High-tech tools help with 2020 census in remote places

Jose Espinoza, 18, stands outside his mobile home with 4-month-old daughter Emmily and wife Maria Rodriguez, 19, in Vado, N.M.

ALBUQUERQUE, N.M. — The U.S. Census Bureau is using new high-tech tools to help get an accurate population count next year as it faces challenges tallying people of color who live in remote places and can be wary of the federal government.

The agency is using aerial images of rural communities and hard-to-reach areas to verify addresses and determine where to send workers to ensure everyone is counted, Census Bureau Director Steven Dillingham said.

Satellites and planes take photos, and bureau employees compare the housing captured in the images to digital maps from the last census, in 2010. It takes a fraction of the time needed by workers in the field.

The agency has used geographic technology since 1990 but has never had access to such accurate tools from the air, said Deirdre Dalpiaz Bishop, head of the bureau’s geography division.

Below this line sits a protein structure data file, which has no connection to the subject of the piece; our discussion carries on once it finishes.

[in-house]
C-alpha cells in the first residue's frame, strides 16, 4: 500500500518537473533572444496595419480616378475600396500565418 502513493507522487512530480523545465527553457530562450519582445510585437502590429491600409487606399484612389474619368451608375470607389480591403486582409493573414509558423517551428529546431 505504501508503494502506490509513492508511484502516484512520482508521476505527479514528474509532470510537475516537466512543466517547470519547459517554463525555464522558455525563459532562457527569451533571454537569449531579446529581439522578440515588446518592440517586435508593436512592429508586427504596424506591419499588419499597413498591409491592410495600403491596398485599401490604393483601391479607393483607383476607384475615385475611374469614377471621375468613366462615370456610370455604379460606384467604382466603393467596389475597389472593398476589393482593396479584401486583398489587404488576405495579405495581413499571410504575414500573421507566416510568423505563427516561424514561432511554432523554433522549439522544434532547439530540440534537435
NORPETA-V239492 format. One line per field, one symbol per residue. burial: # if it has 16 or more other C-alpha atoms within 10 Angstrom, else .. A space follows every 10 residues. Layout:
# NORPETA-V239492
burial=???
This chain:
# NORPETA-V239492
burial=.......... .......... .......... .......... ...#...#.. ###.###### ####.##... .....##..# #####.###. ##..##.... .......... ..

That technology — known as geographic information system, or GIS — uses computers to analyze neighborhoods, land formations, rivers and other data captured by satellites or traditional mapping.

The new technology to improve the census comes amid concerns that tribal areas and communities of color may be undercounted in the every-10-year tally that determines the amount of federal money states receive and whether they gain or lose U.S. congressional seats.

The U.S. Supreme Court is deciding whether the Trump administration can add a citizenship question to the 2020 census, which opponents say would suppress the count of immigrants who fear revealing their status to federal officials.

The Census Bureau also is facing criticism for planning internet and telephone questionnaires, which advocates say would be more likely to overlook rural areas without reliable communication infrastructure.

Steven Romalewski, director of the City University of New York’s Mapping Service, said the criticism is fair but credited the Census Bureau for using its geographic and aerial technology to gather needed data about the most difficult populations to count.

“The technology alone is no guarantee that you will have an accurate count,” said Romalewski, who is mapping “hard to count” communities ahead of the census. “But if you leverage data with satellite imagery, you have the best information before you.”